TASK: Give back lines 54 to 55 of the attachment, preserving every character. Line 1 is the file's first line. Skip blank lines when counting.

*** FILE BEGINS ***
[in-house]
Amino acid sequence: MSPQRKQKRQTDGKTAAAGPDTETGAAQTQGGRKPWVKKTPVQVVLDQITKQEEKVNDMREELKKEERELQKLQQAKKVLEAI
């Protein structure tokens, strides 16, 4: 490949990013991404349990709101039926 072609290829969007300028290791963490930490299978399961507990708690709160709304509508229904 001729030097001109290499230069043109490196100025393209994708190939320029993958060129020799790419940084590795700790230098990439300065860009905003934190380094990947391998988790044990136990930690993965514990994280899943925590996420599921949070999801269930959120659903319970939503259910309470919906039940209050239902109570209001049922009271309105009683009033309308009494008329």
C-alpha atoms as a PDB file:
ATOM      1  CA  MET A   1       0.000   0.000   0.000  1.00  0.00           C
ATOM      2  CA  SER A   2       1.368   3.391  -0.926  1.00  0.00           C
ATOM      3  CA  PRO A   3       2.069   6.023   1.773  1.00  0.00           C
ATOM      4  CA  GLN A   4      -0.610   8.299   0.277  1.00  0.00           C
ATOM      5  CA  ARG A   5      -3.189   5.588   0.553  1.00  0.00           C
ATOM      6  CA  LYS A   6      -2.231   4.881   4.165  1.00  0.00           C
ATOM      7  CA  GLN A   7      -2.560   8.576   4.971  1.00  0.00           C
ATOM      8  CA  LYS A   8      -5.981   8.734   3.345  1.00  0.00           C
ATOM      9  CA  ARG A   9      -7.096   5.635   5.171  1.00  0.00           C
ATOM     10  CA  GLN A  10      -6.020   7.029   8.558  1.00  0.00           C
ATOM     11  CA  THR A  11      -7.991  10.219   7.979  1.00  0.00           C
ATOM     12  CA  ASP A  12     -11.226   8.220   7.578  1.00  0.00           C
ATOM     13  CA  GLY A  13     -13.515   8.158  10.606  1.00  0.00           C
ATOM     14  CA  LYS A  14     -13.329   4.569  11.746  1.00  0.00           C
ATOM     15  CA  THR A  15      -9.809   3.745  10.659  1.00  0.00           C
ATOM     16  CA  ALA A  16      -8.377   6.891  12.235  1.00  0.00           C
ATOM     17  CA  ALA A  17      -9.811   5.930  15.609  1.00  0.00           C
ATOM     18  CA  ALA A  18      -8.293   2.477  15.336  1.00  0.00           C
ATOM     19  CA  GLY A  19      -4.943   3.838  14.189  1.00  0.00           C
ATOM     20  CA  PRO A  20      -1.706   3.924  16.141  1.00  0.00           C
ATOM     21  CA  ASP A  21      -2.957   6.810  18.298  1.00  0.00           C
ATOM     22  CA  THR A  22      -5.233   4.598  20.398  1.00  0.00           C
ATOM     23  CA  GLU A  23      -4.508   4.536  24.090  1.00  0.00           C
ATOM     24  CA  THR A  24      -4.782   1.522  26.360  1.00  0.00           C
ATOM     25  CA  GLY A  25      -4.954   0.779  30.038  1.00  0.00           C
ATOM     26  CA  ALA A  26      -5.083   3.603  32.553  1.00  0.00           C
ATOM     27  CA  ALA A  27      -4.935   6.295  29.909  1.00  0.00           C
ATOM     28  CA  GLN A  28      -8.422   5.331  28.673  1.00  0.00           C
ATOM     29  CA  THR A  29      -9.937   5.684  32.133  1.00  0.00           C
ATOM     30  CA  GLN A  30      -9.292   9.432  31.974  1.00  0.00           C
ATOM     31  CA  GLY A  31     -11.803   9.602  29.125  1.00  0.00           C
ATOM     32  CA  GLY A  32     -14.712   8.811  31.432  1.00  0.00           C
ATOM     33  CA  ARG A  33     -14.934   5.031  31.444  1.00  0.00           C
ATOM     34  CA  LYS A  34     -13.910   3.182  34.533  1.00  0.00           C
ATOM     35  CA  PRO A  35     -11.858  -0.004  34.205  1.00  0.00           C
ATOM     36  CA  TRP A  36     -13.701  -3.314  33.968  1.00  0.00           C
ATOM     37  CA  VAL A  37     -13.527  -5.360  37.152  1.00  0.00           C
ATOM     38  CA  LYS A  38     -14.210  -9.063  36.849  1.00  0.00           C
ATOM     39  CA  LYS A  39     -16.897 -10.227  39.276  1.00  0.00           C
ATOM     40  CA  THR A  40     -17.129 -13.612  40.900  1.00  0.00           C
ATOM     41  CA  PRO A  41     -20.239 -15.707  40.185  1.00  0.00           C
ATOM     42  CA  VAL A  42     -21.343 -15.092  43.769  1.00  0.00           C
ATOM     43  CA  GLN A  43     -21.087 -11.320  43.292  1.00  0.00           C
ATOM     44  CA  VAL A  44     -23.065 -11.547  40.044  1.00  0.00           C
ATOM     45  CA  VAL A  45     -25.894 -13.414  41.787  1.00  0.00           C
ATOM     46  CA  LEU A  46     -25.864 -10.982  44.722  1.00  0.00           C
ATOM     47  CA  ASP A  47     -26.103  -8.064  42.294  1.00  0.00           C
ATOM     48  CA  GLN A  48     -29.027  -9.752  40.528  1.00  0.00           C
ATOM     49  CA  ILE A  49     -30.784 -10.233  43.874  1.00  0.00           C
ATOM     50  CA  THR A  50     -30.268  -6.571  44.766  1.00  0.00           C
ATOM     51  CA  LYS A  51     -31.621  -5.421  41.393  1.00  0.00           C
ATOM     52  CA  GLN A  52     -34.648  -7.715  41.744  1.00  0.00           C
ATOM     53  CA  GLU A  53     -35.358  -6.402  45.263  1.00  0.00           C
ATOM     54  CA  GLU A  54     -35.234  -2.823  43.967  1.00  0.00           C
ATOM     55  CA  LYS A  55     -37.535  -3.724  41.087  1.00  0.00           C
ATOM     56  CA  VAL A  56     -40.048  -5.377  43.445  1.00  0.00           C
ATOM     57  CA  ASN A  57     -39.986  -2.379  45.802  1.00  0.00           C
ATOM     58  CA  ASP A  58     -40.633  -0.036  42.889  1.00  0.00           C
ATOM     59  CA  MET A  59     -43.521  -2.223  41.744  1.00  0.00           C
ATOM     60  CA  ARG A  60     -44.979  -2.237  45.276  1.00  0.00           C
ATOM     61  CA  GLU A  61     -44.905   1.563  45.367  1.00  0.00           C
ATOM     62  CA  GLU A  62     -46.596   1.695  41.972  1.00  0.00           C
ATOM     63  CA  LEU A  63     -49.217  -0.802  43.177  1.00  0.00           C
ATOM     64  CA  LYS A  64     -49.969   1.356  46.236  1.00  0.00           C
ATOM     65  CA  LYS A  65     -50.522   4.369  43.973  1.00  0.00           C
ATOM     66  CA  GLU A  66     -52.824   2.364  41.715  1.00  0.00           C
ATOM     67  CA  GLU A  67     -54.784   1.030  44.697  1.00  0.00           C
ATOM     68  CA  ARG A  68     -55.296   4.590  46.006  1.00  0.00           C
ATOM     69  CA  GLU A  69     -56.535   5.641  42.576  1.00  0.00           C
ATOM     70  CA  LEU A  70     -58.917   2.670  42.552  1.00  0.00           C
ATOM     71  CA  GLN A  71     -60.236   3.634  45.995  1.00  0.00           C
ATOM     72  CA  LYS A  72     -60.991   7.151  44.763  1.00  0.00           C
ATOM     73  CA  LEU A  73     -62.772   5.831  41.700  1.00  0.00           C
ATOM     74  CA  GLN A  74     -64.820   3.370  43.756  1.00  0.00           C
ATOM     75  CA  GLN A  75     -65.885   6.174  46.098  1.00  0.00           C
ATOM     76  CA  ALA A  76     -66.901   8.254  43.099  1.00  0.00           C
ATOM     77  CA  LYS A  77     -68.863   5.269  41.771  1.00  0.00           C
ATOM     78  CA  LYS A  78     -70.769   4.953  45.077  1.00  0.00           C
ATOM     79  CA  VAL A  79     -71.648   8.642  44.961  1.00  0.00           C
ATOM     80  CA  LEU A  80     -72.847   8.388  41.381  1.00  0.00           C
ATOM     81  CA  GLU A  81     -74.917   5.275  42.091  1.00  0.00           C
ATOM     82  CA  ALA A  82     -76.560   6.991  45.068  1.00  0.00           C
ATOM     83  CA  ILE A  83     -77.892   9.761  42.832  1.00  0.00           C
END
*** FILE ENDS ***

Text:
ATOM     50  CA  THR A  50     -30.268  -6.571  44.766  1.00  0.00           C
ATOM     51  CA  LYS A  51     -31.621  -5.421  41.393  1.00  0.00           C